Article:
GuysterRules (guysterrules) wrote,

Showmen's rest


In 1918, a midnight train killed over sixty of the roustabouts from the Hagenbeck-Wallace Circus, and a number of their animals, too. It happened outside of Chicago, in northwest Indiana, but the victims were buried at Woodlawn Cemetery in Forest Park, the town where my dad lived. Whimsical stone elephants border the mass grave, which is peppered with ignoble markers reading UNIDENTIFIED MALE or UNIDENTIFIED FEMALE in grim Helvetica.

Woodlawn is where my grandparents are buried, as well as Billy Jean, my father’s stillborn brother. They are nowhere near the elephants, having had nothing to do with the circus.

The metal taps on the heels of the honor guard made me flinch as they folded the flag, with sharp staccato clicks punctuating each precise movement. Their footsteps echoed loudly in the indoor chapel as I sat in the middle of a comfortable couch with my dad’s two sisters on each side, clutching my hands, and I was feeling more angry than sad. By the time they handed me the standard origami in red, white, and blue, I was seething, but I stood, walked over to my uncle, Norm, and said, “I’d be honored, sir, if you kept this safe for me.”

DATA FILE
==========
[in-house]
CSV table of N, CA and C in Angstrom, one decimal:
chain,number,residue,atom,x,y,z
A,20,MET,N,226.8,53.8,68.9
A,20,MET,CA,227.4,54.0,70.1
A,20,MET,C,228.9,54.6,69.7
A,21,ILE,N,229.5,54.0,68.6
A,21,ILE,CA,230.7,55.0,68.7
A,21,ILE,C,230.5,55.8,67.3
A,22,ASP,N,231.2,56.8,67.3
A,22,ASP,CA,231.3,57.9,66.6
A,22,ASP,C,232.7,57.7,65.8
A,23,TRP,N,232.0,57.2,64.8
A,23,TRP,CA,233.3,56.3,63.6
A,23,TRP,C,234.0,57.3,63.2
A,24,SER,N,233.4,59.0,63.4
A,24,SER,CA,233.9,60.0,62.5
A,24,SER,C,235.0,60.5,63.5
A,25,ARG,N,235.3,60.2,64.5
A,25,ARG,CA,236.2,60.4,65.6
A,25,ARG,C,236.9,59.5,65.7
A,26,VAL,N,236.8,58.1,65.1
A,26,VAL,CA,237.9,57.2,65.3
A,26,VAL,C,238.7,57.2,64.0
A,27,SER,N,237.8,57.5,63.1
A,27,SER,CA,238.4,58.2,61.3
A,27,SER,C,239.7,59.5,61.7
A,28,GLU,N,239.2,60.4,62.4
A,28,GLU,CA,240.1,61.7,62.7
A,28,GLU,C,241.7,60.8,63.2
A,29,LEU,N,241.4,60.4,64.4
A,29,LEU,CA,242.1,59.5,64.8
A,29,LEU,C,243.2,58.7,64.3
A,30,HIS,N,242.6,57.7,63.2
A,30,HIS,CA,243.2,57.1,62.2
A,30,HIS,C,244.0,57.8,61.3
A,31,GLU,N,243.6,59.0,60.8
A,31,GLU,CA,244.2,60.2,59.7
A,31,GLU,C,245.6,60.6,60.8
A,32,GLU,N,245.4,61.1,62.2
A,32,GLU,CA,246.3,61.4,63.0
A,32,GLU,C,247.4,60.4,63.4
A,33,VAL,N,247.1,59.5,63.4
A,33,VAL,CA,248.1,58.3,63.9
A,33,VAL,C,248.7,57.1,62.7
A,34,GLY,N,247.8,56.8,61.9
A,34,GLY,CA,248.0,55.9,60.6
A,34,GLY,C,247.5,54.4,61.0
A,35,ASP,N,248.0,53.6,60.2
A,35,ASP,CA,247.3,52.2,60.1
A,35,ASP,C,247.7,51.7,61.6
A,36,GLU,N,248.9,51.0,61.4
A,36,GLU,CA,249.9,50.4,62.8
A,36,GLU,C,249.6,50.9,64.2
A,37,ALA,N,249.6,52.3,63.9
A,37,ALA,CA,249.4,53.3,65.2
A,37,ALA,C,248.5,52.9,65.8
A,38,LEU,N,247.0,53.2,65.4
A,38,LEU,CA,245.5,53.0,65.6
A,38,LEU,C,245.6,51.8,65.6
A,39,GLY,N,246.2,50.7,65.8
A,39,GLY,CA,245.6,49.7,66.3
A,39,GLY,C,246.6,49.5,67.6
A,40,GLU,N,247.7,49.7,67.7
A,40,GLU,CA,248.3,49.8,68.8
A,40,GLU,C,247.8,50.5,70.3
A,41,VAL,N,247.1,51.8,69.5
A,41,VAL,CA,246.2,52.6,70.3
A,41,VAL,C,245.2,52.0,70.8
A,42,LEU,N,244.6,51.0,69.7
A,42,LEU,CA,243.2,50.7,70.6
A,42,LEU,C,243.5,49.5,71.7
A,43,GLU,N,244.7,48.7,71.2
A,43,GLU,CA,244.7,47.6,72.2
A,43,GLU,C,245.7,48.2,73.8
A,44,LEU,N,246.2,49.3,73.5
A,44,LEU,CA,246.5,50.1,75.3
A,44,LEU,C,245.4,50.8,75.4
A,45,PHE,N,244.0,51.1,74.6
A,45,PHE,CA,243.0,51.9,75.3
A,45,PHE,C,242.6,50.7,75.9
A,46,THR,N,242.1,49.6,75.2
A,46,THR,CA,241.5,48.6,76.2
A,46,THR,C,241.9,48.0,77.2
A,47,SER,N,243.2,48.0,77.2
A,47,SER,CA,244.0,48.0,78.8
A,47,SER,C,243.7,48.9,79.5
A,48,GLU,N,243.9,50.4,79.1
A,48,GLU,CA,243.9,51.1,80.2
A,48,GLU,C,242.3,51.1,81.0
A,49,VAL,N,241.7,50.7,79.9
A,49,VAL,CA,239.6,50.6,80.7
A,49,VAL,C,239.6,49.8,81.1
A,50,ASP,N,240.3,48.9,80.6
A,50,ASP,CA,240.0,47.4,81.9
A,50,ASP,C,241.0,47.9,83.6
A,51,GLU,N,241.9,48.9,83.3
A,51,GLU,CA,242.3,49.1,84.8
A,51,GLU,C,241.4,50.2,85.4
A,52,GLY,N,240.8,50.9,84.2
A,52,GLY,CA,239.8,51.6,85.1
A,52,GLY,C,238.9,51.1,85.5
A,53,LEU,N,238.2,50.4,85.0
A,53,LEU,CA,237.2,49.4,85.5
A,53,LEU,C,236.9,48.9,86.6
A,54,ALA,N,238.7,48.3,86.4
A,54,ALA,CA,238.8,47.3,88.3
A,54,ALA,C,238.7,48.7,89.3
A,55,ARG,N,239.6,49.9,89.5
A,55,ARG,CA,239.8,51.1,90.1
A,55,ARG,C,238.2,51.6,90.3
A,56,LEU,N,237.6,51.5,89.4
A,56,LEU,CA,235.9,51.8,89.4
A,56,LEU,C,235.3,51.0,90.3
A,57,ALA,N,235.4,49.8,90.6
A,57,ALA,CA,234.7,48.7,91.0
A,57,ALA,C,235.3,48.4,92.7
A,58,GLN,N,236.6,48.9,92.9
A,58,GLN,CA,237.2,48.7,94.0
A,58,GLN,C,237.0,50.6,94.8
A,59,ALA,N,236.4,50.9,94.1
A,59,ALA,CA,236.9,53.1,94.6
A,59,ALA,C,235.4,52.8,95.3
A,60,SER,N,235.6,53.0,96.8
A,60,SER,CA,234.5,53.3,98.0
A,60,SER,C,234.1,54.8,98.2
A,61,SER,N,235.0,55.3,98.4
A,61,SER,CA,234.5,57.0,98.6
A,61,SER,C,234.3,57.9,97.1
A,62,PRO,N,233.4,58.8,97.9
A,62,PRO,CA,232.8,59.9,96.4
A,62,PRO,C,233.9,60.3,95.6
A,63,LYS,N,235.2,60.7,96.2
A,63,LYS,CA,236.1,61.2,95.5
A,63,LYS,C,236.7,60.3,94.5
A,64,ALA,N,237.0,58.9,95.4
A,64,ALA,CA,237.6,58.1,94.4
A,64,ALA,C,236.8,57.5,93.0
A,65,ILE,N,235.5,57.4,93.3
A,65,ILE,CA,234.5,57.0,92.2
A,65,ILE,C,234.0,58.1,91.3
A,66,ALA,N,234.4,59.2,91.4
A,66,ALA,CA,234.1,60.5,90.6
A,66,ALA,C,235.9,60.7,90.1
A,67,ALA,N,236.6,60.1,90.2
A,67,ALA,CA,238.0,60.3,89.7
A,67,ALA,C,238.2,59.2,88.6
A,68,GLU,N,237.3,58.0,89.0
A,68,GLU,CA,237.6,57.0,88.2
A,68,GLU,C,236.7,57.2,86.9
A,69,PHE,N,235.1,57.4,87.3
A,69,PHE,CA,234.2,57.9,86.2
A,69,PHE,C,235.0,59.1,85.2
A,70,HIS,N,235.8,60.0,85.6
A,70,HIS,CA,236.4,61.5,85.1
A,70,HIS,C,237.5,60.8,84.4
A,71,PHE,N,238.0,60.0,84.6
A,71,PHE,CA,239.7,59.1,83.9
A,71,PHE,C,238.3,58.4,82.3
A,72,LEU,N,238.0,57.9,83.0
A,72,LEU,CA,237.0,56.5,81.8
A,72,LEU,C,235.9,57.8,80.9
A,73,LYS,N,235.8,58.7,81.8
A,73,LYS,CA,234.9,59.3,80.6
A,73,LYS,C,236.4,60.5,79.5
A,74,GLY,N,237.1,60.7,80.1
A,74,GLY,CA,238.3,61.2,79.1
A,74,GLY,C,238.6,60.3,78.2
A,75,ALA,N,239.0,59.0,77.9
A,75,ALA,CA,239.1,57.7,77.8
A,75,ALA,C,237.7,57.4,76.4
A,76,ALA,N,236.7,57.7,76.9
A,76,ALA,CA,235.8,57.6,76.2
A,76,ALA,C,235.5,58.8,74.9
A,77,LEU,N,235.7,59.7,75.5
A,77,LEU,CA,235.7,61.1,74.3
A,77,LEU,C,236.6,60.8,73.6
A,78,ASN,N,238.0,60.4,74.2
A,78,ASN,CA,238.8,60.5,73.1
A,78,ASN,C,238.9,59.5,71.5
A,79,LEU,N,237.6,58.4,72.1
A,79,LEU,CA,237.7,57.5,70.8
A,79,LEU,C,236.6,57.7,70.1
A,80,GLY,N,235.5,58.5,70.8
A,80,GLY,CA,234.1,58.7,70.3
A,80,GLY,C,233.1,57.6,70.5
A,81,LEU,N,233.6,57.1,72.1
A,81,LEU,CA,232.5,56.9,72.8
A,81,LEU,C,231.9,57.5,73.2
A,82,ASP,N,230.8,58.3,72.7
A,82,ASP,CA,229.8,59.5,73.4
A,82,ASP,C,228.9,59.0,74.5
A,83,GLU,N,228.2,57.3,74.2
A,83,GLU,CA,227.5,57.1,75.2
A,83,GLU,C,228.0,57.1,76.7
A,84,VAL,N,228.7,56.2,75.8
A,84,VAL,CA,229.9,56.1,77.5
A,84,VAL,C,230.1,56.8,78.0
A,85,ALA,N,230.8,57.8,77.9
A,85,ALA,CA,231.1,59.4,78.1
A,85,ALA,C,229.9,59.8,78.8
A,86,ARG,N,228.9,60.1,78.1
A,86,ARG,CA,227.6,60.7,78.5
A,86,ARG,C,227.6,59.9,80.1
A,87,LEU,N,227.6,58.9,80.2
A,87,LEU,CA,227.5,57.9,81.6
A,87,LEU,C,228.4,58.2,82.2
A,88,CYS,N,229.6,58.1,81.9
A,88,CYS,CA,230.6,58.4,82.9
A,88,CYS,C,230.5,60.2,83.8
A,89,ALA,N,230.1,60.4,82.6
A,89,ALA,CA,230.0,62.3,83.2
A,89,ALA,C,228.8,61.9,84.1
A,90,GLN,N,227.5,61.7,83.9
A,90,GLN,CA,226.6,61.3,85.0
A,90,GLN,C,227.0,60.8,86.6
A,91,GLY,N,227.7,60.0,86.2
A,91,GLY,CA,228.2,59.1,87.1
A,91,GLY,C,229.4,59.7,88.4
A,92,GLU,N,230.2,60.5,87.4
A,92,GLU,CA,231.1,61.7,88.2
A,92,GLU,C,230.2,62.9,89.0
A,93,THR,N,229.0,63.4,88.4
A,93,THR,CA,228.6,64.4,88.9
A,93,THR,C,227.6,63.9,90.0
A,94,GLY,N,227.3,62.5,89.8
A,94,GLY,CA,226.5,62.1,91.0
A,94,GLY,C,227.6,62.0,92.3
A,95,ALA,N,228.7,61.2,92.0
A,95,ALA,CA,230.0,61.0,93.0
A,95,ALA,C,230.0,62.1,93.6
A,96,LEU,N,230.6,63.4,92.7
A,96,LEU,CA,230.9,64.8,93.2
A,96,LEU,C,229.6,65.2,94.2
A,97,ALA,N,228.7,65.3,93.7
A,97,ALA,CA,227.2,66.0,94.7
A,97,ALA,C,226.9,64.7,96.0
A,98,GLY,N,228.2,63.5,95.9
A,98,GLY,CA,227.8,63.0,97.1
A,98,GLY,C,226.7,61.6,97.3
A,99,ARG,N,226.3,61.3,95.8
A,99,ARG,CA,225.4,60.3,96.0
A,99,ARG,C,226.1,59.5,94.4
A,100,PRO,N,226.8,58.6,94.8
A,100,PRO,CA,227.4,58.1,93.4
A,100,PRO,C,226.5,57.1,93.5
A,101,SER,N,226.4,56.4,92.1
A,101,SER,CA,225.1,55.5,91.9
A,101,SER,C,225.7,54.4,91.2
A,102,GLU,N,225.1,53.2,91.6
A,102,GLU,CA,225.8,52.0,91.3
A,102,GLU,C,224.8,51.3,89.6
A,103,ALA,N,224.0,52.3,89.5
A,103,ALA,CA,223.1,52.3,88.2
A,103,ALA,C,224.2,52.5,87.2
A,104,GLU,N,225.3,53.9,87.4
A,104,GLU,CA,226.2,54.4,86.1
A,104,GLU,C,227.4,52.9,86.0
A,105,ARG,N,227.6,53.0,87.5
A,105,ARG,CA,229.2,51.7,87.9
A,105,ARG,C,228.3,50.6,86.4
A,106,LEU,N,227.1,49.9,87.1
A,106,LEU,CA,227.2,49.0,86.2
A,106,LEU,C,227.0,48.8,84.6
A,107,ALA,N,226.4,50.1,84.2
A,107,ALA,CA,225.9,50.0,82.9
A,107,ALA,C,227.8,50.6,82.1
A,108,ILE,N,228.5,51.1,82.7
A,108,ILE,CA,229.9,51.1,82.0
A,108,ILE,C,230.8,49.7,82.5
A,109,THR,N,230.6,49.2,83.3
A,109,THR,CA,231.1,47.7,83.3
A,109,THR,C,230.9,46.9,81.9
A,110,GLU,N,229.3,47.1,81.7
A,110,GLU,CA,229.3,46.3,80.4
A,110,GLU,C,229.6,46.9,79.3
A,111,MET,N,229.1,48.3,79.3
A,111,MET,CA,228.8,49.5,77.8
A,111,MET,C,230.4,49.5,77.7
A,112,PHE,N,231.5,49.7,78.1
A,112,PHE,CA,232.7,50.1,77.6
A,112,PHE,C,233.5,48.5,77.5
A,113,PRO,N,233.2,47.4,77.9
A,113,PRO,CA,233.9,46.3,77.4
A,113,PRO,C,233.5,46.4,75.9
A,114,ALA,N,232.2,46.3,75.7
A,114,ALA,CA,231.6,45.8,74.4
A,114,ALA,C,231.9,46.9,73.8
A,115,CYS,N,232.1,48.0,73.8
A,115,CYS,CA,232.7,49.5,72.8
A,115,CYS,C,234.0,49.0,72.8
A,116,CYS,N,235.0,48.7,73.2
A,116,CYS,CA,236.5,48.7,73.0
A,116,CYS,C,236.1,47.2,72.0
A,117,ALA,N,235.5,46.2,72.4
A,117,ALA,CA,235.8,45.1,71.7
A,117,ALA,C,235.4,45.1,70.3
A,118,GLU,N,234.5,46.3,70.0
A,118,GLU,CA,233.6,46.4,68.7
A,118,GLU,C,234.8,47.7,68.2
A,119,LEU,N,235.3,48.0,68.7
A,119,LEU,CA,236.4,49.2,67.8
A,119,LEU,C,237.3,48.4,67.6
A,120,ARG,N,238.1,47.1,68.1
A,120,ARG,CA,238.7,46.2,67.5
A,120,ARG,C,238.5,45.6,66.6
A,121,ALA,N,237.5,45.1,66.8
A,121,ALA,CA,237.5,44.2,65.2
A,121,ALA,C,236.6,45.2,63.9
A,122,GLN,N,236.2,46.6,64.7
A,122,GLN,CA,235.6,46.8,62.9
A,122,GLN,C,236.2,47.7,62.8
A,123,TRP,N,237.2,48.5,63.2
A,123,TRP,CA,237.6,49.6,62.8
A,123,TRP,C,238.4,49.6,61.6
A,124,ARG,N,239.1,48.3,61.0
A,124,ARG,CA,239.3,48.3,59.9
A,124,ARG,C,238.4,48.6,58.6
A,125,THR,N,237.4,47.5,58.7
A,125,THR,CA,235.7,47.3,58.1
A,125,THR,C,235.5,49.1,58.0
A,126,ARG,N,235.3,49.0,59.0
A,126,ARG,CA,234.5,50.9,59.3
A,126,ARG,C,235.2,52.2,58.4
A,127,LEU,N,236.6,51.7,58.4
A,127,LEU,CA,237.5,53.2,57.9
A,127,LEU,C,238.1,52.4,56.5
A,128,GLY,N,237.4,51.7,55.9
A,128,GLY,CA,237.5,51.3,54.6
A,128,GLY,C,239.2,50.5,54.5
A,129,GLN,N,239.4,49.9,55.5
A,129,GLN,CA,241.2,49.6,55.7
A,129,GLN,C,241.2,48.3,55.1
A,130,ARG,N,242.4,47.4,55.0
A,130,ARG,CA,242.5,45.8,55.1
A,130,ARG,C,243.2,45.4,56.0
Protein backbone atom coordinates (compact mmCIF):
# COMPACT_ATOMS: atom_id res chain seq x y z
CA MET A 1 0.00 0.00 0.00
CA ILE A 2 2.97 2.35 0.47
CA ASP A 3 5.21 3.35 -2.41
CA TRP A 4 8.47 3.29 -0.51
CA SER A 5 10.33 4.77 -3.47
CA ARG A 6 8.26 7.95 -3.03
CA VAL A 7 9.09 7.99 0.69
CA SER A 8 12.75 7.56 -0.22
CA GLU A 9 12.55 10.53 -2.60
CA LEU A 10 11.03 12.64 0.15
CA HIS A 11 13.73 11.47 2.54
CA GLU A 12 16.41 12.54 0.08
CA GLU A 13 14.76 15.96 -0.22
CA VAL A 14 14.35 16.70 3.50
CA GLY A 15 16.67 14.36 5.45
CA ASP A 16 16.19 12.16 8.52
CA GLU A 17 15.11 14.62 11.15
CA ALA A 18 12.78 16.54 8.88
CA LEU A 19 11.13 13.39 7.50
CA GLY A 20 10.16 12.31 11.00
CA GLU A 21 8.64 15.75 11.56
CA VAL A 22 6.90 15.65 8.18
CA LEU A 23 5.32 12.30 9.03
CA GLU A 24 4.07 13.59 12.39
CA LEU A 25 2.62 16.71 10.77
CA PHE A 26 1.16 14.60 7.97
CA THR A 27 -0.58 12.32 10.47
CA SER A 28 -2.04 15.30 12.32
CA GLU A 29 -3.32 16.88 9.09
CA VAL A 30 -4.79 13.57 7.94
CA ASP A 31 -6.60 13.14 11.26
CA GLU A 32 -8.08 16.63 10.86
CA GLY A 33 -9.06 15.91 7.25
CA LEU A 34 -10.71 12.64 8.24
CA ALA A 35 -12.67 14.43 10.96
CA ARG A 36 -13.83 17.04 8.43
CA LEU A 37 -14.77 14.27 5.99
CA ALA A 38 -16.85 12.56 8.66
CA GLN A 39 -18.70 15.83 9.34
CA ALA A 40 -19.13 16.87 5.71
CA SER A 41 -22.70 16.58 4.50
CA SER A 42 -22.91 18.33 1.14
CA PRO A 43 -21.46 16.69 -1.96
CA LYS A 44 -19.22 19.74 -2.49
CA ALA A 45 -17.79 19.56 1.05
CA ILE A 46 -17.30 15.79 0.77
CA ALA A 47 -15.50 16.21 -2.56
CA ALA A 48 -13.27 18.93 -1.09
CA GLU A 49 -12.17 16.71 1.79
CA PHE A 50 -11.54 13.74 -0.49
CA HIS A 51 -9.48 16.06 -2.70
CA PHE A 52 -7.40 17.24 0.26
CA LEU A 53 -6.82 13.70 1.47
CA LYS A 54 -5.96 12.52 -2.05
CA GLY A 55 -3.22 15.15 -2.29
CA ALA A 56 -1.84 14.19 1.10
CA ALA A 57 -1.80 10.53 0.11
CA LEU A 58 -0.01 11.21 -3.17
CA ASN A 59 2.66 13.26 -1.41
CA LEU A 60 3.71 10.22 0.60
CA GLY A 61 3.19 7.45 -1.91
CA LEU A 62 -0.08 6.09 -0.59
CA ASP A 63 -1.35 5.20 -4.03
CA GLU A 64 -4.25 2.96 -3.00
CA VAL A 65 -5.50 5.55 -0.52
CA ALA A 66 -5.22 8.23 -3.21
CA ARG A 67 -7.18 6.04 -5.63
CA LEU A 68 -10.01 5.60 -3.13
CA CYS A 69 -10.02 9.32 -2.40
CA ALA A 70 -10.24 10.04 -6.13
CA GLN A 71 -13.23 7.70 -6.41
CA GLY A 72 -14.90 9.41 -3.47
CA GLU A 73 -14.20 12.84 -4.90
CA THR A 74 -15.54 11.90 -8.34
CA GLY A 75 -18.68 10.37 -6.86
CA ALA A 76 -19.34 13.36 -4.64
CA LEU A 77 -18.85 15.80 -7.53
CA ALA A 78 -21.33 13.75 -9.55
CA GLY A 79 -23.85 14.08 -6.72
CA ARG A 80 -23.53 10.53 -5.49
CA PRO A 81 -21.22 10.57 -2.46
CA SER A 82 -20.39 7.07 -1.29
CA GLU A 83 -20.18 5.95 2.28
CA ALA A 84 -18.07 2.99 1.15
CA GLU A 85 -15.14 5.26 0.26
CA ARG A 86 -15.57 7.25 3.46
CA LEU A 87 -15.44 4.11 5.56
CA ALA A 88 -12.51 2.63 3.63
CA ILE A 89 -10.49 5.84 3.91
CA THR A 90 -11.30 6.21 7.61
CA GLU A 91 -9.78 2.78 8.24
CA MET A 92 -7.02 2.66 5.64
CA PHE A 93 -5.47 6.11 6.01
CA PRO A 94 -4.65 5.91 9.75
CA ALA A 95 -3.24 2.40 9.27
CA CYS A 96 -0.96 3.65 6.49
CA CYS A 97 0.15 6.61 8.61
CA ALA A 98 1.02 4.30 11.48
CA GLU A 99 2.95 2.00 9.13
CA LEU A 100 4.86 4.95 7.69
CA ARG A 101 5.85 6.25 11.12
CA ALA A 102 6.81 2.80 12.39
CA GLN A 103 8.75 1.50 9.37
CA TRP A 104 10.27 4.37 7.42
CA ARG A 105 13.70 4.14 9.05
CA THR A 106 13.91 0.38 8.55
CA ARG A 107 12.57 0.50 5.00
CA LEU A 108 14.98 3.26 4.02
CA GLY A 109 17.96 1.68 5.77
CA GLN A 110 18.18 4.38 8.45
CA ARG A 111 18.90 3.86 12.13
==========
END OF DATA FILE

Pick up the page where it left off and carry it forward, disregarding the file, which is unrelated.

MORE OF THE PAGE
I would’ve rather slapped him across the face with it.

On the way into the chapel for the service, I’d been intercepted by the funeral director, a tightly-wound woman whose hair was swept up into a glossy helmet of hair care products. She asked me to sign a few papers and then handed me a bill for nearly six thousand dollars. I was caught by surprise, having assumed Norm had taken care of the costs, as I’d paid the fees for the burial at Woodlawn, the cemetery that the family had chosen over the military one that would have been entirely on the government’s tab; a part of his VA benefits. I handed over a well-worn credit card.

Money shouldn’t be a factor while mourning, I know, but my dad had three well-off siblings, who sat in the front parlor, waiting for me to foot the bill, a bill that was closing in on ten thousand dollars. It just added to the sadness and feeling of having been cheated I’d been living with since I first stepped into the squalor of my dad’s apartment, wondering how he could have lived like that, how he could have slid so far.

I paid up, walked into the chapel with Dixie at my side, hugged my aunts and uncle, and took my seat. I’d mentally prepared a eulogy, not like the one I gave Billy, which I wrote out word for word as a speech as I feared screwing up my moment for my Guyster, but when it came time to speak, I let Norm do all the talking. I just sat there, crying and pissed off.

More than once, I looked back into the rows of seats behind me, searching for Sheila, but she wasn’t there. With the flag folding ceremony completed, there was nothing to do but leave. The family milled around outside, my dad’s kin leaving to visit their parents’ graves, while Mary, my step-siblings, and I talked, catching up after all the lost years, promising to keep in touch, her anger as tangible as my own.